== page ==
There are countless myths about the big bad world of education and we at Impact are here to hook you up with fantastic teaching jobs in the UK and provide you with the truth about what you’re about to take on. From dealing with misbehaving students to some excellent teaching tips to help you excel, this article will prepare you for the amazing career you’re about to begin.
1. Other Teachers Will Save Your Skin
You may have heard that the teaching profession is a dog-eat dog-world and it’s every man (or woman) for themselves, but you couldn’t be more wrong. Something to always remember if you want to be a successful teacher is to help out your fellow teachers, because sooner or later you’ll need their help in return. Every child is different and therefore every child learns differently, so a little help from your colleagues could go a long way! So no matter how much teacher training you’ve done, you constantly have to learn as you go.
2. Relating to Students Really Matters
As well as boosting your students’ brain-power, it’s vitally important to reach out to them emotionally too by making them feel respected, understood and cared for with clear rules and boundaries. Ideally, pupils should be comfortable enough to come to you with any problems they’re having- whether they are occurring at school, at home or with friends. You’ll also need to brush up on the legalities of what incidents or difficult you must report and escalate to a higher educational authority, either within the school or an external organisation or individual.
3. Working with Parents is Tough
The majority of teacher training does what it says on the tin and focuses on how to educate your students and provide both academic and emotional support for them. Therefore, there tends to be little or no preparation towards working with the parents and/or guardians of your students; a crucial part of your job. You must always set boundaries with parents and guardians and make attempts to make them realise that you are as passionate about their child’s education as they are. But inevitably, you will encounter tricky situations so the best way forward is to always be professional, sensitive and honest, and allow parents and guardians to see that you utilise every procedure possible to do the best for their child and your student.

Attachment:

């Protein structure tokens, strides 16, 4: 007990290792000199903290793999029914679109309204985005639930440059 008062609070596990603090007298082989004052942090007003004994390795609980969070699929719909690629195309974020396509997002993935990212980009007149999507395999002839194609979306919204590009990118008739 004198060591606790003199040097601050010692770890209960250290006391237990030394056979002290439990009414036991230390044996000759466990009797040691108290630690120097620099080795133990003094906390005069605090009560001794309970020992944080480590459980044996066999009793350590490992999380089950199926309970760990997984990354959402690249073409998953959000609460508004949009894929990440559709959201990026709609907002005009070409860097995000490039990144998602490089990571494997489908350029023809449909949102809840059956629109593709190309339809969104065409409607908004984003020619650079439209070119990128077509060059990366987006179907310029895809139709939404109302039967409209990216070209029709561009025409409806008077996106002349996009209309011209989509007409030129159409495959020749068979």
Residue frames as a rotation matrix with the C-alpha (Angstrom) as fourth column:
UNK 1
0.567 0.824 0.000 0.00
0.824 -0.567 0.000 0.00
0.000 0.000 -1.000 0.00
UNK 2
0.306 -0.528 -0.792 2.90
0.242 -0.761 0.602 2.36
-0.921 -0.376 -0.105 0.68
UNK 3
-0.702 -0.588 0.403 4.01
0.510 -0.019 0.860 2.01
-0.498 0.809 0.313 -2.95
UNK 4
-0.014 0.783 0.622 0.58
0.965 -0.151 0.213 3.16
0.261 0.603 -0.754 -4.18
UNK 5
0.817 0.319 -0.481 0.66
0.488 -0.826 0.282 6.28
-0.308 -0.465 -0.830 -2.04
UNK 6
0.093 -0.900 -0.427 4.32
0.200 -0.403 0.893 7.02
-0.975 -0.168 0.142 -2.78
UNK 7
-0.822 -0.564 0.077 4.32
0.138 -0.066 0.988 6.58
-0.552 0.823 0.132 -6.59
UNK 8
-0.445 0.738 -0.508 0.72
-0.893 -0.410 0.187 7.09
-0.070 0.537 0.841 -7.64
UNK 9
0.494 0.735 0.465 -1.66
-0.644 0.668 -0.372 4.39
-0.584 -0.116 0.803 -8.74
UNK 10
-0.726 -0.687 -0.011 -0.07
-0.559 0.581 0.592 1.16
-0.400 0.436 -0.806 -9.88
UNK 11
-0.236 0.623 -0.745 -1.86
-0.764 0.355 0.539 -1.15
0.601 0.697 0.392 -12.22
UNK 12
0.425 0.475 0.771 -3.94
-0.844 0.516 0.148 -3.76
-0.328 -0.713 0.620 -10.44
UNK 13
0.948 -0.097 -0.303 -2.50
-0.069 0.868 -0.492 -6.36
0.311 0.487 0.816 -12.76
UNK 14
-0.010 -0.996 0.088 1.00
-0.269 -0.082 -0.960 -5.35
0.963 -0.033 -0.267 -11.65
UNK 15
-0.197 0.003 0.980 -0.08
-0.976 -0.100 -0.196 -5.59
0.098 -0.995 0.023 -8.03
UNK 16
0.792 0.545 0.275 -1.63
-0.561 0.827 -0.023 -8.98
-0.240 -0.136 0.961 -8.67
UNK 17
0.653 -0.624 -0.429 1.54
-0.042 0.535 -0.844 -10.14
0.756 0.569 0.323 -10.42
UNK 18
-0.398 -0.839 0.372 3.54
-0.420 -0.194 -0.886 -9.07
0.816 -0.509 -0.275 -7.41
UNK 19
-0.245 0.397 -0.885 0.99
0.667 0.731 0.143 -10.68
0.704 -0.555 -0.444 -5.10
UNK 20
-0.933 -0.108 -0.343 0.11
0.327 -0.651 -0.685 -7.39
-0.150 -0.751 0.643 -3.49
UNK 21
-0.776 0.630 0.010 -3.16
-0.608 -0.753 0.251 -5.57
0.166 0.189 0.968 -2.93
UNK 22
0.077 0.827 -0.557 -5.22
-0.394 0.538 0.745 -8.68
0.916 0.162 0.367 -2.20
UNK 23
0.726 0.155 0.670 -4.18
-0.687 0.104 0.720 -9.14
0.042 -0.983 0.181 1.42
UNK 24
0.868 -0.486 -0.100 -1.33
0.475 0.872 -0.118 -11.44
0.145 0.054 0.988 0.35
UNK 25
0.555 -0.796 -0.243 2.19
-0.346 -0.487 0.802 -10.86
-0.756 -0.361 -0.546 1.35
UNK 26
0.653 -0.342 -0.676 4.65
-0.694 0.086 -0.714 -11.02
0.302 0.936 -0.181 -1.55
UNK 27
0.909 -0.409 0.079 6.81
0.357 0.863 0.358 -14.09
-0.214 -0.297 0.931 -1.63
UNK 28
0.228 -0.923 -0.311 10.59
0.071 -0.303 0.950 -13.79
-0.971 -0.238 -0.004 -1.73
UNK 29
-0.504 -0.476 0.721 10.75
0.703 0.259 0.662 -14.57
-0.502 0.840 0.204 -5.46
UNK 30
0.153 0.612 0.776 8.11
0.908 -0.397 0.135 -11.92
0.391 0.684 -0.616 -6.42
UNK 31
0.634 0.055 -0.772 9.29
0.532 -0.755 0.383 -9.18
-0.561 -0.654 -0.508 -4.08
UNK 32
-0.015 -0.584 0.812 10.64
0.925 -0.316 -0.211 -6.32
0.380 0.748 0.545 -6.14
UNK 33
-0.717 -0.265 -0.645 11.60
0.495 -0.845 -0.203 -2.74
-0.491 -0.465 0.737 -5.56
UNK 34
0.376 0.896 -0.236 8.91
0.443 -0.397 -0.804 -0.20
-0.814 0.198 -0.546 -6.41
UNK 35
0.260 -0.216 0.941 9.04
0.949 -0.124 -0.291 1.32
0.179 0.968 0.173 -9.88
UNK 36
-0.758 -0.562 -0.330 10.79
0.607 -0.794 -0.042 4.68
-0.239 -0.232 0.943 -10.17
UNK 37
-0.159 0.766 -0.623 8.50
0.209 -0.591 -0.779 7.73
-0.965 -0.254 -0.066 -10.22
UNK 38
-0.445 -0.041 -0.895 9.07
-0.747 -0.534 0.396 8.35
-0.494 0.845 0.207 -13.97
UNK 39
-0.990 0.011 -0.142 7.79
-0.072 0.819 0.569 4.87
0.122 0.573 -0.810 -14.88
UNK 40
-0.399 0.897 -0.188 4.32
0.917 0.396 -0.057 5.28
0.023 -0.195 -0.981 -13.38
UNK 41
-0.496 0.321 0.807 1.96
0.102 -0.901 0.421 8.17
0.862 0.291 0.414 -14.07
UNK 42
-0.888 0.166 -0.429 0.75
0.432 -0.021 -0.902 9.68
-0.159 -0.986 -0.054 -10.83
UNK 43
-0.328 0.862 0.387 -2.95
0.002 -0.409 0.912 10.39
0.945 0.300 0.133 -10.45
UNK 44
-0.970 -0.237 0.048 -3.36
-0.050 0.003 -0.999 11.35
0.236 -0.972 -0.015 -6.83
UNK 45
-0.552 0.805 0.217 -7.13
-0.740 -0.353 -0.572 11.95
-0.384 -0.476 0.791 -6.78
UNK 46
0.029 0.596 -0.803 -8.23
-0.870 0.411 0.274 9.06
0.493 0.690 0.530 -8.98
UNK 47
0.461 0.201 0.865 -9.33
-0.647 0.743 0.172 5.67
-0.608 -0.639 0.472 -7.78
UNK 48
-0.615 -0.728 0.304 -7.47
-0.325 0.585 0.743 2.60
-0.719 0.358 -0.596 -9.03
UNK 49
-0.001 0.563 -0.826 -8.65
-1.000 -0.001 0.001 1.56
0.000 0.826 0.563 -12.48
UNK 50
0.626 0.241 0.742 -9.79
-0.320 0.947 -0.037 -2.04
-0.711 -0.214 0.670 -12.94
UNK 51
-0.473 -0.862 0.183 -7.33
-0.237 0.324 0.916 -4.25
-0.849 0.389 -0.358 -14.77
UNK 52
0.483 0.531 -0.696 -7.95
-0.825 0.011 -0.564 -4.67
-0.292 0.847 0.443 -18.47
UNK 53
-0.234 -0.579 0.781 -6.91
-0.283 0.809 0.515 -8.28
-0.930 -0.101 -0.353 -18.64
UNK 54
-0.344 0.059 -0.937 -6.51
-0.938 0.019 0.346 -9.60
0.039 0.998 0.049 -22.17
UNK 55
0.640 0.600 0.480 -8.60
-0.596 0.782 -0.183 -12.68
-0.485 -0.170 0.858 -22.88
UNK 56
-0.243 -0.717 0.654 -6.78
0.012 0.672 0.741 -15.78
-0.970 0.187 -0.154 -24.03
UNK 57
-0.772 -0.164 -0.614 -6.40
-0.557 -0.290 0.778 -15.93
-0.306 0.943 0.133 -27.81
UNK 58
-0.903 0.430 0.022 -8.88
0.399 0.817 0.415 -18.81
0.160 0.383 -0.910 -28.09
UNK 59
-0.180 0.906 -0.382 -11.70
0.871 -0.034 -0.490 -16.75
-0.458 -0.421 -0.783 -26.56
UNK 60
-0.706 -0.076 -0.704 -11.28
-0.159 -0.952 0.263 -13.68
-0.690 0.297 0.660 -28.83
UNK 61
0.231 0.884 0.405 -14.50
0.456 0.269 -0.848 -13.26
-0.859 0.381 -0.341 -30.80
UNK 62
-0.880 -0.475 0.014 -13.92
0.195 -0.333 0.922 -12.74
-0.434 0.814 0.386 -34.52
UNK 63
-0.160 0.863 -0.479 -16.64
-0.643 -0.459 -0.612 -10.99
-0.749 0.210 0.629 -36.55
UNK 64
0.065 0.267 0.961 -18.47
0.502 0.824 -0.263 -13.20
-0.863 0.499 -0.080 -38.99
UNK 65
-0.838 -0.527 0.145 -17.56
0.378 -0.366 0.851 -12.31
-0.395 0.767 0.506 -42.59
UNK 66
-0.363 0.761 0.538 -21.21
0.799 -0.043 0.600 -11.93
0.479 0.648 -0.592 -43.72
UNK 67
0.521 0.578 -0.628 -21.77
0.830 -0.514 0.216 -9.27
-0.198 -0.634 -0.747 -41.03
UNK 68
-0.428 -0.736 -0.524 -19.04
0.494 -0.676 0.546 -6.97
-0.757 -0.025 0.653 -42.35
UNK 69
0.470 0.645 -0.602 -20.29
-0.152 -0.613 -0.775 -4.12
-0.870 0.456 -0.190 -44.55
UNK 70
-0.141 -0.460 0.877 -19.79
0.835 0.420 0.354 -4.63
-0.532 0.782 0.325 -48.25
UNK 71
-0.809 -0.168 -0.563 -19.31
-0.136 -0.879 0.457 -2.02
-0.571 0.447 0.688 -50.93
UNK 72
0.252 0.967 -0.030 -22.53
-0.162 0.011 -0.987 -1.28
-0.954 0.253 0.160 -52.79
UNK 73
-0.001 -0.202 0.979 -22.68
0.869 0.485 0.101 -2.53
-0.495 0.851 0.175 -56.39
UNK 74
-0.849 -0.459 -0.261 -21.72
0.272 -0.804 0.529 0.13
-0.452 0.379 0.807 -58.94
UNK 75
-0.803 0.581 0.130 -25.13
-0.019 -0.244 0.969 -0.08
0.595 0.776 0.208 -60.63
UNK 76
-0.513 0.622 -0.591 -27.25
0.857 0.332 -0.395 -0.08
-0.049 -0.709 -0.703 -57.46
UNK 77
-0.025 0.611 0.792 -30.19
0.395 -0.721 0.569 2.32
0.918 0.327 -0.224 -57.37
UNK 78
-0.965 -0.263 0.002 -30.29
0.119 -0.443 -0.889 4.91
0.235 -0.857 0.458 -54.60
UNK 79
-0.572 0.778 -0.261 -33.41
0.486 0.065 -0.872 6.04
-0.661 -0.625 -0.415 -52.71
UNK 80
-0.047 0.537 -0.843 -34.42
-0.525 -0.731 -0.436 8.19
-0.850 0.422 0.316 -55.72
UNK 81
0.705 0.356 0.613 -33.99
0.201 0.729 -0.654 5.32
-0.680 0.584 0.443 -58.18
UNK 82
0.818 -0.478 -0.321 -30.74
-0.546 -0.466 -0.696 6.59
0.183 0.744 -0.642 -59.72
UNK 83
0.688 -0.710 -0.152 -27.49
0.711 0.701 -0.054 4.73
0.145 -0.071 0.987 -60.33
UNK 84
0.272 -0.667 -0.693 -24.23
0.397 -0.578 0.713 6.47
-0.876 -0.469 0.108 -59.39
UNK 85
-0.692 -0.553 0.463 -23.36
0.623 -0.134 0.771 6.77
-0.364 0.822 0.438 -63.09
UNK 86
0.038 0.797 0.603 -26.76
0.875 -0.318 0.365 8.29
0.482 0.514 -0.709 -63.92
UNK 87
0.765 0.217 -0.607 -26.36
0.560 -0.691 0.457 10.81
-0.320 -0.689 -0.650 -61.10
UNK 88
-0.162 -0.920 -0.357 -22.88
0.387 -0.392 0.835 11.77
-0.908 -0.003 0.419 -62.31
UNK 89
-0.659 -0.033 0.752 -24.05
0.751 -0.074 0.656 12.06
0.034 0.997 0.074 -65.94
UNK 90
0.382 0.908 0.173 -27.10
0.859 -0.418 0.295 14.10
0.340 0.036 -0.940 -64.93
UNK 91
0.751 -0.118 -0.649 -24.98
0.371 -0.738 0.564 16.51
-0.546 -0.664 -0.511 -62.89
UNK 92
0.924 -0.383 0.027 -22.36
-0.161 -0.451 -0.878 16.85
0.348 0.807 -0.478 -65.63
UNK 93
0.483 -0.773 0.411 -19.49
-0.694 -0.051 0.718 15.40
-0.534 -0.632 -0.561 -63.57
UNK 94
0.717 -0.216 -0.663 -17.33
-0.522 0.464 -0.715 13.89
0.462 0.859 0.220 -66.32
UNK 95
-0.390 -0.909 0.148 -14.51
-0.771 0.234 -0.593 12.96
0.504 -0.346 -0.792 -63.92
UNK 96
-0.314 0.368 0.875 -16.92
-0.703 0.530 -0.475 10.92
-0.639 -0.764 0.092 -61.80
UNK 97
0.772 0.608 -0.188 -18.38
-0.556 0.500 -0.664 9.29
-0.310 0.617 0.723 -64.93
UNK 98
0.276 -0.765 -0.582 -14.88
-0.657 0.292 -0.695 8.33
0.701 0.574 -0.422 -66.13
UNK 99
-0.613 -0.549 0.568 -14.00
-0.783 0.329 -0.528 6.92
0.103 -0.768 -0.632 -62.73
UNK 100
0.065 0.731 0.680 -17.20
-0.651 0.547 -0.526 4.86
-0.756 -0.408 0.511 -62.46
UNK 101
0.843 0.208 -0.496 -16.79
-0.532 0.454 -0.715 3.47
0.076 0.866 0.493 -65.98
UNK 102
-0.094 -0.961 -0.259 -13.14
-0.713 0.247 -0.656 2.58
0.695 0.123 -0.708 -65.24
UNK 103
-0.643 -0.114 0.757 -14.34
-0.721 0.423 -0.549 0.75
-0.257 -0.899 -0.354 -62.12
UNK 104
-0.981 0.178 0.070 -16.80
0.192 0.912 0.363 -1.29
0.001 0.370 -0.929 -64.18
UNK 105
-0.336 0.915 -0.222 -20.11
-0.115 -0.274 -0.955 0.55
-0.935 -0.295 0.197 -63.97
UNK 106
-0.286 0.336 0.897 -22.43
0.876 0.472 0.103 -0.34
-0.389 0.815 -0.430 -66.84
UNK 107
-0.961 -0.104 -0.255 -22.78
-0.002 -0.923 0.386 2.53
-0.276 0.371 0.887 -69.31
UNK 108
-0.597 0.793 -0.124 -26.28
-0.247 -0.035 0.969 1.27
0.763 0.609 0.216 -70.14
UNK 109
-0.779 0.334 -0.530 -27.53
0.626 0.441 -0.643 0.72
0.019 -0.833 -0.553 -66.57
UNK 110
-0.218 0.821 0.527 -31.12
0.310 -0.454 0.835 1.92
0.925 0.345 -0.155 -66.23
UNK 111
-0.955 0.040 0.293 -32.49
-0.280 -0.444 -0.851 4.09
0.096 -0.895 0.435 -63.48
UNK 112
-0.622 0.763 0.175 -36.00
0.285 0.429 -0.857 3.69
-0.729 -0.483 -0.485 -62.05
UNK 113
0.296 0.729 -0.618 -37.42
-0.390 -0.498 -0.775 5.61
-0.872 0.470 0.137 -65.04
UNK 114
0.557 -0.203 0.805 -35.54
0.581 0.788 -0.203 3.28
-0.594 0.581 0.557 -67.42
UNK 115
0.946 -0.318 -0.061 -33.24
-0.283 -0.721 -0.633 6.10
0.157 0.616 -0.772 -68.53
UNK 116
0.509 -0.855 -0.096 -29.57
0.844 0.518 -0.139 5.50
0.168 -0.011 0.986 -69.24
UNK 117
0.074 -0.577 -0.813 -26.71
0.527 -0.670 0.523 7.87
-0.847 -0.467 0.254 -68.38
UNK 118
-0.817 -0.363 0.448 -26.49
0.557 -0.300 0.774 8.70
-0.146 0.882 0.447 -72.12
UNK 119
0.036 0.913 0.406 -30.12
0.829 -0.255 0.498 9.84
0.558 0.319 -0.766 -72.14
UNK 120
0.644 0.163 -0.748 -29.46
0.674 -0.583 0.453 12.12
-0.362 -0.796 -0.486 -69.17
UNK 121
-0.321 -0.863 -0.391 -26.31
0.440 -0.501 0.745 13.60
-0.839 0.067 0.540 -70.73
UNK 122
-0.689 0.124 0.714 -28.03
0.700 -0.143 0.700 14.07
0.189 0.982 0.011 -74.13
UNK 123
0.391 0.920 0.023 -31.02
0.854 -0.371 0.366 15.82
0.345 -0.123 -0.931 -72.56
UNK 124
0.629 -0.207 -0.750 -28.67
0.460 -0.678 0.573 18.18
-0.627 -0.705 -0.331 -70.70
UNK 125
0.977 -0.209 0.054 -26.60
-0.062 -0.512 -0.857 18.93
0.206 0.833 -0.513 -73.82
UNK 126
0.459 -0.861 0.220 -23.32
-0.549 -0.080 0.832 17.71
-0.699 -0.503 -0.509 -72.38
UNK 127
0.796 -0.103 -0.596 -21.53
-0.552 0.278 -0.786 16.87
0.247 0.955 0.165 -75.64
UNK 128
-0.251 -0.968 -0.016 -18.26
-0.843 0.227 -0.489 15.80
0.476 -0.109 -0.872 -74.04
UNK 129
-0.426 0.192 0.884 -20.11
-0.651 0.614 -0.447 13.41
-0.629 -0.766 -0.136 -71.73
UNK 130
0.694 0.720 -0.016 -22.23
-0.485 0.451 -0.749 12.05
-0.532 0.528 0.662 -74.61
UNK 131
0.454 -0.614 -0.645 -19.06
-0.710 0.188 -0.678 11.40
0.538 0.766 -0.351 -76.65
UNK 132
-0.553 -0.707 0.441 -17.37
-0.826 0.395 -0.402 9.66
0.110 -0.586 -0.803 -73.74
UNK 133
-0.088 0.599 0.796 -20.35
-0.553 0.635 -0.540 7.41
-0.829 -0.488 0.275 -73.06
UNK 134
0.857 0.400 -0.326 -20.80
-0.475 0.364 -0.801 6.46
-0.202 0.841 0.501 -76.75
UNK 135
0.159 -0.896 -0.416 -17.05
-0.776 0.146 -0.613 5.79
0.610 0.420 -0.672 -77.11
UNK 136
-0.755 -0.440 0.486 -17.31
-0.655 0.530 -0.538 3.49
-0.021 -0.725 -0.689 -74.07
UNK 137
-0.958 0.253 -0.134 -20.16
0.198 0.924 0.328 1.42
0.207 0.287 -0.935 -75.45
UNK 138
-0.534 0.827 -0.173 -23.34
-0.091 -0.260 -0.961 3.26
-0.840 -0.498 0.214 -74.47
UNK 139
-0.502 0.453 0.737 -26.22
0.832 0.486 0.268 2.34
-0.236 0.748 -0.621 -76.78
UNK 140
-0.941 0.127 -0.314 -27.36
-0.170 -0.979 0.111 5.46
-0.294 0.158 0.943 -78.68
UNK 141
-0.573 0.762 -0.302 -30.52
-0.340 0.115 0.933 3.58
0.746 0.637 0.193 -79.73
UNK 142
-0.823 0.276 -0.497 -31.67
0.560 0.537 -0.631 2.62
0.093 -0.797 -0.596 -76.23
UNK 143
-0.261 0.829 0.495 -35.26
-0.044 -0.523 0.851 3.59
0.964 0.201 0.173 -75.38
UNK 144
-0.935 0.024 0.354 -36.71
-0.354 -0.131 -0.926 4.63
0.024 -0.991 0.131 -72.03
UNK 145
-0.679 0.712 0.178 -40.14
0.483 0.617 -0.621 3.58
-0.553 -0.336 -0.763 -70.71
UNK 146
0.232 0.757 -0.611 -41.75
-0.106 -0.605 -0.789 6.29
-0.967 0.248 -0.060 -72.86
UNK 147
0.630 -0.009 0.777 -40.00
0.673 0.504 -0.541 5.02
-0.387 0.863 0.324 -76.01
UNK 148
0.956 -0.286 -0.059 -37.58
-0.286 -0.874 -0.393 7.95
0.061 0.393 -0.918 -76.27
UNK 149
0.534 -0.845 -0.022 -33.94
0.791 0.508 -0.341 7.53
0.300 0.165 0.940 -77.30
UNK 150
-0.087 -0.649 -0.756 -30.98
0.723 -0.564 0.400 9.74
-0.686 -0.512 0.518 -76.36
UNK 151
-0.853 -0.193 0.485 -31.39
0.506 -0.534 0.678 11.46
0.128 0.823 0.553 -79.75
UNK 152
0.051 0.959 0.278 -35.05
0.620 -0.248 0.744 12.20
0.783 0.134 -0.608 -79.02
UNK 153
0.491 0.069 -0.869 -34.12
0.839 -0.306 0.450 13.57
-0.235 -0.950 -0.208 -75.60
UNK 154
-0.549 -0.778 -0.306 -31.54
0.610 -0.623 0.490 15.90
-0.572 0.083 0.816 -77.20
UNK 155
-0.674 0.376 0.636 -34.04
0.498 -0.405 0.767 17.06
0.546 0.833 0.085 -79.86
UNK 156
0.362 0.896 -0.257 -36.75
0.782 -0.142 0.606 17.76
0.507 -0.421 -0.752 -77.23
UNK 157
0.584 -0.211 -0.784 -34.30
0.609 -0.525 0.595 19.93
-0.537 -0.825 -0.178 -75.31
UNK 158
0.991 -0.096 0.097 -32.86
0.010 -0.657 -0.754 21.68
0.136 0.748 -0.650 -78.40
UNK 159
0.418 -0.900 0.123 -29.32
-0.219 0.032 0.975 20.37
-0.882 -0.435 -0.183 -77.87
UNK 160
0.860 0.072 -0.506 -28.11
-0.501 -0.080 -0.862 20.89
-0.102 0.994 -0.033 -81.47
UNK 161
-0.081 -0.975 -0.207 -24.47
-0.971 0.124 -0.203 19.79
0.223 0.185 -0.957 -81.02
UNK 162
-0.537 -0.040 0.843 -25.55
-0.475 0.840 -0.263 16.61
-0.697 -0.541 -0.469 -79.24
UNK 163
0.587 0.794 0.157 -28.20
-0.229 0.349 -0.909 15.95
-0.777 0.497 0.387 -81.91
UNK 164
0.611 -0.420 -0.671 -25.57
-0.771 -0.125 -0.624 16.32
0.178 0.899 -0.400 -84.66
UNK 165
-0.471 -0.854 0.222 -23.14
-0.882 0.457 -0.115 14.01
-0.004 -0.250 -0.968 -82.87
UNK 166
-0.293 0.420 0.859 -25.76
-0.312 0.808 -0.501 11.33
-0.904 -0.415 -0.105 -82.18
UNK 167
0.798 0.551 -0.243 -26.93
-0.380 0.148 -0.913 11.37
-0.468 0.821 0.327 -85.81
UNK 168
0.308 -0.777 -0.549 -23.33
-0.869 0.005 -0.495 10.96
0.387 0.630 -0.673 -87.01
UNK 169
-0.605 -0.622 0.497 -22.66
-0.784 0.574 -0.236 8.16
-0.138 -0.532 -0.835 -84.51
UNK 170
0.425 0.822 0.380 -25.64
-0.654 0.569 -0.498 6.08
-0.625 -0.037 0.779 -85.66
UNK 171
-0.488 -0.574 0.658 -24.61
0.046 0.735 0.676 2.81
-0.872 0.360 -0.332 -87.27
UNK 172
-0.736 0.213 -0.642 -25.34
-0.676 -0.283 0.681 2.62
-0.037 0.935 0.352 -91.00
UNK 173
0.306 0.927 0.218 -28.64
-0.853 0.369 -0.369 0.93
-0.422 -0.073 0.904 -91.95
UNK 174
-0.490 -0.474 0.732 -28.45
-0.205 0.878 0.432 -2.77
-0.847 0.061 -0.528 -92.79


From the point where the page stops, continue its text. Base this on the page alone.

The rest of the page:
4. You’ll Rarely Relax
Break times are for rejuvenating and relaxing before you begin working again, right? Wrong. Teaching is to some extent, a 24/7 occupation. Whether you’re teaching in the classroom, teaching one-to-one, chatting with your colleagues or eating lunch, you need to constantly be alert and in full-on ‘teacher mode’. Also, you cannot allow your concentration to wander when in the classroom and you must keep on top of organisational tasks such as lesson planning and arranging meetings with parents and guardians. Schools are also all-hands-on-deck environments, so there will be a lot of collaboration between you and other school staff and you cannot allow your personal and private life to interfere with your teaching life. It’s definitely not your average desk job!
5. Your Students Will Distract You
Whether they’re 5 or 25, your students will find anything to pick on about you and the way you teach. These distractions usually come about to divert your attention from students doing something against the school’s rules. Your students may also take note of the little quirks, mannerisms and characteristics that you never knew you had. Whether it’s the odd way you walk, the fact that your socks don’t match, that daft pattern on your tie or the peculiar way to pronounce Sudoku , your students